It should be fairly simple; the term describes itself. Terrorism is the use of terror (real fear) to obtain one’s ideological goals. Generally speaking, it is used by people who have no hope of directing enough violence towards their grand designs (i.e., no hope of a war or revolution), so terror cows a population that cannot otherwise be constrained to comply. Usually, this is not just any violence, but violence directed against innocents or people not generally considered “fair game.” So, for example, a man who shoots a business rival with no intent to intimidate others, is a mere murderer; a man who shoots into a crowd of people (especially non-combatants), who have no immediate involvement in his agenda, in hopes of intimidating others to comply with it, is a terrorist; a man who shoots an abortionist is a vigilante (unless he’s preventing an imminent infanticide, in which case I keep trying and failing to find a reason to condemn him); a man who fights an hostile force for legitimate reasons, is just a man.

    • Will S.

      February 8, 2017 at 9:06 pm

      And a man who murders his coworkers or fellow students just out of hate and anger, is simply a mass murderer, and not a terrorist per se (unless all of them belonged to a particular identifiable group which he hated).

  5. feeriker

    February 9, 2017 at 1:18 am

    Terrorist: n.,sing.:

    1. A freedom fighter by another name, depending one’s point of view.

    2. A mythical creature, usually a petty criminal, created via entrapment by law enforcement in pursuit of a successful False Flag operation (q.v.).

    • Will S.

      February 9, 2017 at 7:44 am

      Ha! 🙂

    • barnyardboss

      February 10, 2017 at 12:55 pm

      might add “homegrown terrorist” per new DHS newspeak: to include new “americans” such as the islamics mass murdering gays or civil servants, and then pointing to Timothy McVeigh as the example of how white americans are “doing it, too”.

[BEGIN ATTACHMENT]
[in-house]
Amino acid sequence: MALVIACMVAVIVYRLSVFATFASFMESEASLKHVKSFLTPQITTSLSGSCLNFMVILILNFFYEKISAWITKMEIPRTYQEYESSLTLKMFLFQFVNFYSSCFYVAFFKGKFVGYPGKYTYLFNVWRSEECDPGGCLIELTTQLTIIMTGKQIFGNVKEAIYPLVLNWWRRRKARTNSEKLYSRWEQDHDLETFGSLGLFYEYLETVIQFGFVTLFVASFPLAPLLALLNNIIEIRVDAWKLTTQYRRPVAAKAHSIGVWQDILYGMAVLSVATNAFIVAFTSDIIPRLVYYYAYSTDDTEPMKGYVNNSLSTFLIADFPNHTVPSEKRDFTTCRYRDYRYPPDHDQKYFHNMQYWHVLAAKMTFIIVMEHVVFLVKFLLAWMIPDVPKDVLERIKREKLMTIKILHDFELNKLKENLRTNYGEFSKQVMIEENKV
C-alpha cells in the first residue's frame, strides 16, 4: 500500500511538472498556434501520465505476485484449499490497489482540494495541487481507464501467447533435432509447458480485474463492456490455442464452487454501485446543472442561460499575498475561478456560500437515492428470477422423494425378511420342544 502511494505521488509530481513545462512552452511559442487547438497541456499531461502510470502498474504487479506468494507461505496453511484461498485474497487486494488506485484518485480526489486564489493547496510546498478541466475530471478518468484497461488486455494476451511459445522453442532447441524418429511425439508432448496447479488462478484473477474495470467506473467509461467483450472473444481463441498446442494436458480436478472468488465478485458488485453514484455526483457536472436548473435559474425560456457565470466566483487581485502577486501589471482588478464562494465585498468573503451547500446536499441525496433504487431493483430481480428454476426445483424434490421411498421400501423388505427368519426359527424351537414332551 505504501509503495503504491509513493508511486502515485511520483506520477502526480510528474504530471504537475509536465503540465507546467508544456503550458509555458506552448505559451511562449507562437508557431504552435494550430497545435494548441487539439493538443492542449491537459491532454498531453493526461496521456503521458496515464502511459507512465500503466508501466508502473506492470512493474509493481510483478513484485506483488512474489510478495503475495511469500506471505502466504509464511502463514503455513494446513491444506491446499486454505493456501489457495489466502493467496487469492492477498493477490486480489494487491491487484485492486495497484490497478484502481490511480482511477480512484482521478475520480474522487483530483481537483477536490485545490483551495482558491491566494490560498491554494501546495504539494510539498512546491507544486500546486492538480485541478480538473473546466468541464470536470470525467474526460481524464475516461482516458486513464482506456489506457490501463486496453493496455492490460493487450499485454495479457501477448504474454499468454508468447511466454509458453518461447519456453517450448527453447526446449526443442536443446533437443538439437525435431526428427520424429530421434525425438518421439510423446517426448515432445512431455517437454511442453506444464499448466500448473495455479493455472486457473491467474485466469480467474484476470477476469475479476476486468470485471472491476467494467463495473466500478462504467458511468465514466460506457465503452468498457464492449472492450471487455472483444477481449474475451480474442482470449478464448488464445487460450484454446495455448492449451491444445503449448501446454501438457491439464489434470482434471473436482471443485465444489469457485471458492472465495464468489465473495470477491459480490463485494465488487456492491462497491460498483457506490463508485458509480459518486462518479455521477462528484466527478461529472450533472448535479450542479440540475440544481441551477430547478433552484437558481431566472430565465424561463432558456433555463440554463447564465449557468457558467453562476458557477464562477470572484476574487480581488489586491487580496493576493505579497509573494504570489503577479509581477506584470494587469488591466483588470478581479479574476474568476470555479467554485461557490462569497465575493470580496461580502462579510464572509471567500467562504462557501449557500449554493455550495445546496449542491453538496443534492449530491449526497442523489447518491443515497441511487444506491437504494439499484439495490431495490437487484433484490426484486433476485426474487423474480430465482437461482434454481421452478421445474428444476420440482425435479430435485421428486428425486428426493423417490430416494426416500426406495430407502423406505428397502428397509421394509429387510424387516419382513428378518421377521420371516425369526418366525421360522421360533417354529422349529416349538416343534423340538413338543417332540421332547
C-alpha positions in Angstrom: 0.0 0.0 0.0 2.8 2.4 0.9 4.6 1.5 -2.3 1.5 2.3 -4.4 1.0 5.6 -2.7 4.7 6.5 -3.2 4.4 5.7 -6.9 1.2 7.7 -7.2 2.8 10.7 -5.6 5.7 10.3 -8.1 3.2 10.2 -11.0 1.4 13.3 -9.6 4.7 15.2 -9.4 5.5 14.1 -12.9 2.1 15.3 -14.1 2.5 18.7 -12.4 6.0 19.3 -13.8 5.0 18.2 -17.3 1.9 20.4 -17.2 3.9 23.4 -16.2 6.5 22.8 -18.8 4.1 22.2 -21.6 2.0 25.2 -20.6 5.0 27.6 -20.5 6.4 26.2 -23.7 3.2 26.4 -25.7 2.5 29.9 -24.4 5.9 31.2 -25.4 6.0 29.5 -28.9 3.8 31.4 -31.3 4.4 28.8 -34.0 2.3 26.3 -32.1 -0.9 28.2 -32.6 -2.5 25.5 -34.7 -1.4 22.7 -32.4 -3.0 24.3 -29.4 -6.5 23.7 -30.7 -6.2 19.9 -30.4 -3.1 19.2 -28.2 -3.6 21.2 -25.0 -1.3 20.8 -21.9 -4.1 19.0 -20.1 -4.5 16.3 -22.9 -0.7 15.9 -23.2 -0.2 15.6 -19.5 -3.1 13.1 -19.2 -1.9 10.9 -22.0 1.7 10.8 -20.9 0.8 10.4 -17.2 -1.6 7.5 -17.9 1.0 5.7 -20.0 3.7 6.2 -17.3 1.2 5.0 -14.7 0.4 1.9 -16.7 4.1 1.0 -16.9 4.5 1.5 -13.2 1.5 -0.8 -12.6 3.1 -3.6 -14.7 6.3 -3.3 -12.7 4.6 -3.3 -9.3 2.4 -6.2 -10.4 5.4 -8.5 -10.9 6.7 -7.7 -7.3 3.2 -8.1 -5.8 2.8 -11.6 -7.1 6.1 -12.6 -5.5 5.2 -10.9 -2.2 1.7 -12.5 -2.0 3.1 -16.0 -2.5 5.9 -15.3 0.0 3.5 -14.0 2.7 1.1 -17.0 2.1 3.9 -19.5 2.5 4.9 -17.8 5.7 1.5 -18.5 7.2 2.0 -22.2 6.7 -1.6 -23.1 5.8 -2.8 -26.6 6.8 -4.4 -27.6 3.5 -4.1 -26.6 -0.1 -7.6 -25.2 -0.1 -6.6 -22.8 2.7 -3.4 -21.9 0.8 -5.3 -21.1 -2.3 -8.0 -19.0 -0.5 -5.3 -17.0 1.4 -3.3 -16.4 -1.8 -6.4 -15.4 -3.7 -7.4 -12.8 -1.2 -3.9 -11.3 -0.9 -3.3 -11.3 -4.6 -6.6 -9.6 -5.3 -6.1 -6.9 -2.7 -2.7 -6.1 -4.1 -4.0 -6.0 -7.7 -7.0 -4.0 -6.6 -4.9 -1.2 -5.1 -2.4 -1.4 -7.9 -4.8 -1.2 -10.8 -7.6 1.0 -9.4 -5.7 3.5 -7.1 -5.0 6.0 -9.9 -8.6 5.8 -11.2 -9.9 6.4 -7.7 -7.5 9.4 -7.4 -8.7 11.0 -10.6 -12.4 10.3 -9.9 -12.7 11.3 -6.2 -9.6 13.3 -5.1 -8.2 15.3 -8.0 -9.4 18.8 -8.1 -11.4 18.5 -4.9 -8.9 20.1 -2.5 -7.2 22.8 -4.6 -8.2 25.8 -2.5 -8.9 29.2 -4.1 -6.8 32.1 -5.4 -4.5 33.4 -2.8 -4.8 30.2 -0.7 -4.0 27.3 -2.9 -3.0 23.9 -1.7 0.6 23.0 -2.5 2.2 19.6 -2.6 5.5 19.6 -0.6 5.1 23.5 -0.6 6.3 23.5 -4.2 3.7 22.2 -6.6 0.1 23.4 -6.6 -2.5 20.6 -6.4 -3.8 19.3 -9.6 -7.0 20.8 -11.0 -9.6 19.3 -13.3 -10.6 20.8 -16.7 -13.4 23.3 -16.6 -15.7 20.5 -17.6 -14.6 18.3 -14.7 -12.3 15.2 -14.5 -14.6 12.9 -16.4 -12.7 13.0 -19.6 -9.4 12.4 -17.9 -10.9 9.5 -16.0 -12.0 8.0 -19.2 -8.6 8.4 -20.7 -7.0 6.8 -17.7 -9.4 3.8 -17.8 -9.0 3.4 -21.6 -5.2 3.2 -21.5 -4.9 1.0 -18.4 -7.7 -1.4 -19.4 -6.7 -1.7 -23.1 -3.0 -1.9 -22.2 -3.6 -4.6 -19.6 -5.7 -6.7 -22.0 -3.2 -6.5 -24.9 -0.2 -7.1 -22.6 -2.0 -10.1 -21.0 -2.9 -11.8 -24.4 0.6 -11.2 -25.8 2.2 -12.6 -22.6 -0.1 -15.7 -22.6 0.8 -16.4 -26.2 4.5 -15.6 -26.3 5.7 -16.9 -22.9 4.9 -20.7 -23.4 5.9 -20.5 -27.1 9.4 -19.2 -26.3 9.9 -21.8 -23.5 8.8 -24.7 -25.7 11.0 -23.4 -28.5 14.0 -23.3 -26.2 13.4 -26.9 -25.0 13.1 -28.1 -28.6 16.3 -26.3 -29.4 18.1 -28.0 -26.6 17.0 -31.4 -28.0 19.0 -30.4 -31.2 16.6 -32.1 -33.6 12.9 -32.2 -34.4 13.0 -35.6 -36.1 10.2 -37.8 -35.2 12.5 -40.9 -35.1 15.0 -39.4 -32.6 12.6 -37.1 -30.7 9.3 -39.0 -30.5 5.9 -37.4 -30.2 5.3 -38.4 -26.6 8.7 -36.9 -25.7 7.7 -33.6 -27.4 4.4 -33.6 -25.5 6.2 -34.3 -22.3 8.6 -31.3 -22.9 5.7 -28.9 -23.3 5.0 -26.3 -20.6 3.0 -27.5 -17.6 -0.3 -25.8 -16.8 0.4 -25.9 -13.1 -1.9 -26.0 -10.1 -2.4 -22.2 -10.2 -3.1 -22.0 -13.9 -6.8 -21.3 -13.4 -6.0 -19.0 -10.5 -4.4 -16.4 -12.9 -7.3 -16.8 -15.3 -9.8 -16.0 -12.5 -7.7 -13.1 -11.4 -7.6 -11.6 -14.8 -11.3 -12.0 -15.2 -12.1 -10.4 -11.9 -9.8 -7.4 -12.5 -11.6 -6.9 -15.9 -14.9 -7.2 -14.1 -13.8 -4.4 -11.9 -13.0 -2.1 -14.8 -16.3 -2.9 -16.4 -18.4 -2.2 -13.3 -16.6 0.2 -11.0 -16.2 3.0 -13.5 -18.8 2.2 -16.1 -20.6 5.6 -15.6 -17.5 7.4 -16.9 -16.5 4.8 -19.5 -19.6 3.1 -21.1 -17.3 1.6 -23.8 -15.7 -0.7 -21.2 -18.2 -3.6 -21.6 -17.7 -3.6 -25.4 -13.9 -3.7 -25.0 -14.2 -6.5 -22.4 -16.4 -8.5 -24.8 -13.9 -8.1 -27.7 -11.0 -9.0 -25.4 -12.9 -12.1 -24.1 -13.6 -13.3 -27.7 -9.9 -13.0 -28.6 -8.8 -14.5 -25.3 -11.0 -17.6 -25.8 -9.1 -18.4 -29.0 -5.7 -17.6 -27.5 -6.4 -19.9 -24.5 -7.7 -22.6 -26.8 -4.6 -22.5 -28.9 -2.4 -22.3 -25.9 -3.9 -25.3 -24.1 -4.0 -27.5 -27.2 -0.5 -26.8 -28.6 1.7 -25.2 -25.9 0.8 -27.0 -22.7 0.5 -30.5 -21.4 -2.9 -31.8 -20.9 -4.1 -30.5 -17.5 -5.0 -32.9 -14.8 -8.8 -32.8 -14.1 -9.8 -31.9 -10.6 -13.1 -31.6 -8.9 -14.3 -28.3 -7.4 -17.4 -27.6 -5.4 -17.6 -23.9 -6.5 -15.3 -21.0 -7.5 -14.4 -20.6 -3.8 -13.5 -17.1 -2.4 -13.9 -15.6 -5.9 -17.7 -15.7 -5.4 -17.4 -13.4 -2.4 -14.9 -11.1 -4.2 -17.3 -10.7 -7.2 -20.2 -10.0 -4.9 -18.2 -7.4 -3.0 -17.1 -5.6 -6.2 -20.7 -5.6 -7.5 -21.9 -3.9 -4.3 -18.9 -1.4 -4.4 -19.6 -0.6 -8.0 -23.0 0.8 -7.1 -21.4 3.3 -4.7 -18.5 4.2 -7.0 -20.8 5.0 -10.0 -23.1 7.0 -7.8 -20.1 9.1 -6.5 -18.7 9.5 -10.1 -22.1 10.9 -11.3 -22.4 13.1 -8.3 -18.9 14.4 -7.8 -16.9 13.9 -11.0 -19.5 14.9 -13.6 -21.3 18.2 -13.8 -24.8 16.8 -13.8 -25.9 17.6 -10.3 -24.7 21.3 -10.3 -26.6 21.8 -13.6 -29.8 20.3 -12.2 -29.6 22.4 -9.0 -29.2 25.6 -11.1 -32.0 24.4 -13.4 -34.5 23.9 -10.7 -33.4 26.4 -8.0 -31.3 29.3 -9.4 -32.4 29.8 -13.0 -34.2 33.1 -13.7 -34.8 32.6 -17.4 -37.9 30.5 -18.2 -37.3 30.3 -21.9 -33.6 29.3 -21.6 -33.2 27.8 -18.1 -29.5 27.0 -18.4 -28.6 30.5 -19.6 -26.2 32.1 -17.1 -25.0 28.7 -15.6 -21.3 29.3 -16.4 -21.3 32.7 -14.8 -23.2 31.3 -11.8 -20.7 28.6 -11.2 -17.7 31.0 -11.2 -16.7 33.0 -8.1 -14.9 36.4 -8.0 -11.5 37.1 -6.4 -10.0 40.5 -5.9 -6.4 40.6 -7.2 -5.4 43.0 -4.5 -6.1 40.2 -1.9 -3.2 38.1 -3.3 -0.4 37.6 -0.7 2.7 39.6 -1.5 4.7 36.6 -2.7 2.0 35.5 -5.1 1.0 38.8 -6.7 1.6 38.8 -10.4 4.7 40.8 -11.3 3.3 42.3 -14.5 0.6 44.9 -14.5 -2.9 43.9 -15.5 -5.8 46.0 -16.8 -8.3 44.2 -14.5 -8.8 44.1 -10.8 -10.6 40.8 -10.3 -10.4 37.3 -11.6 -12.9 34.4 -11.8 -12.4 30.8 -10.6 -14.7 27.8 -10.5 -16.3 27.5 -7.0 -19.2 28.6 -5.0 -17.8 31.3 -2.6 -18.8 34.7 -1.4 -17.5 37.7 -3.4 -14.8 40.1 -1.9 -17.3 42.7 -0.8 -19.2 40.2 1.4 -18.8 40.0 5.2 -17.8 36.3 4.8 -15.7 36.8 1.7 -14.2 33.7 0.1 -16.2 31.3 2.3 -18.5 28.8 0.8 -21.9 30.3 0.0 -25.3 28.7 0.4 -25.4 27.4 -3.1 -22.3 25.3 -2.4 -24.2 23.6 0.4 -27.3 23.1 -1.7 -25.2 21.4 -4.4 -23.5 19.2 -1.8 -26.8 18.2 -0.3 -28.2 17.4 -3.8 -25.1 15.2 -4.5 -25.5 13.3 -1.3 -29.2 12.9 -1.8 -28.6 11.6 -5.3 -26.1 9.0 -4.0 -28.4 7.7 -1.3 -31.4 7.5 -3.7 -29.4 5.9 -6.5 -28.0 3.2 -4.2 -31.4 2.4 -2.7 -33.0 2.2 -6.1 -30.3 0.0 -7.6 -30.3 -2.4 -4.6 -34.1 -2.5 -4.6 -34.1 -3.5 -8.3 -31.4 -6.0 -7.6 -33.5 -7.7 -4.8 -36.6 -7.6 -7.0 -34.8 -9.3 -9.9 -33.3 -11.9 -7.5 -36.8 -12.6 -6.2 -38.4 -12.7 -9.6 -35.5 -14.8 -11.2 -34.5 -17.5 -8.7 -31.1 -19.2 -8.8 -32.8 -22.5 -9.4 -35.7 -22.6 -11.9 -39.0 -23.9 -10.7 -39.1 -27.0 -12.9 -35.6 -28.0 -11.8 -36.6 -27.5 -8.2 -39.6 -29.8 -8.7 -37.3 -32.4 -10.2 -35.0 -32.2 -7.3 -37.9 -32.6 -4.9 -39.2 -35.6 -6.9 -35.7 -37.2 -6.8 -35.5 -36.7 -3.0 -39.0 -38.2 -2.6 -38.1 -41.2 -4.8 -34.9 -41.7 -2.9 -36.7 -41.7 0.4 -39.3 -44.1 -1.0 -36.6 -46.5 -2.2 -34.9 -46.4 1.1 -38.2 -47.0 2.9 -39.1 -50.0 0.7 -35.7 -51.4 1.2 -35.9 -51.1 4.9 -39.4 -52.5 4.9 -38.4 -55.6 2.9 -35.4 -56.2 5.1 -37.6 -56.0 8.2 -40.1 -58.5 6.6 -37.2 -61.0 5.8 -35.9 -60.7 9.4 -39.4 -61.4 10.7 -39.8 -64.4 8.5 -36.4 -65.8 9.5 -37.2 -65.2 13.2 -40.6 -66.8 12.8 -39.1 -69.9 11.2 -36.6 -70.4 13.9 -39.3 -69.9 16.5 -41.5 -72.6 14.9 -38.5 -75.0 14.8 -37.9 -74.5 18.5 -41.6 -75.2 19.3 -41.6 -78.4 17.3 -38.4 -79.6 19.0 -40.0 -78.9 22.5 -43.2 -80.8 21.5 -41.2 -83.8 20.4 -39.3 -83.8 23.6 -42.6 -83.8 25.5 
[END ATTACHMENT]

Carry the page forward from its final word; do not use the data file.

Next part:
• Will S.

        February 10, 2017 at 7:02 pm

        Yeah, really!

  6. c matt

    February 14, 2017 at 3:22 pm

    In part terrorist is defined by the victims/targets more so than the number of actors or whether he they belong to an organized group. A terrorist would be defined as one who uses violence against the general public to instill fear as a means to achieve some end. Whether that end be political (e.g., removal of a government or influence its policies) or private (e.g., a protection racket) does not seem to matter much. It would pick up IRA, Jihadis (alone or as part of a group), a mafia, and even government actors.

    • Will S.

      February 14, 2017 at 6:52 pm

      So you’d include organized crime using terror to achieve their ends in the same category as those who want to achieve a political end?

      I don’t know; I think that’s too inclusive a definition, and not nuanced enough, differentiating between the two.

      Still, I see where you’re coming from.

  7. Tom C

    February 28, 2017 at 2:48 am

    Soldiers fight other soldiers. Terrorists target civilians.

    • Will S.

      February 28, 2017 at 9:09 am

      Mostly, but sometimes we hear of terrorist attacks on military bases / installations.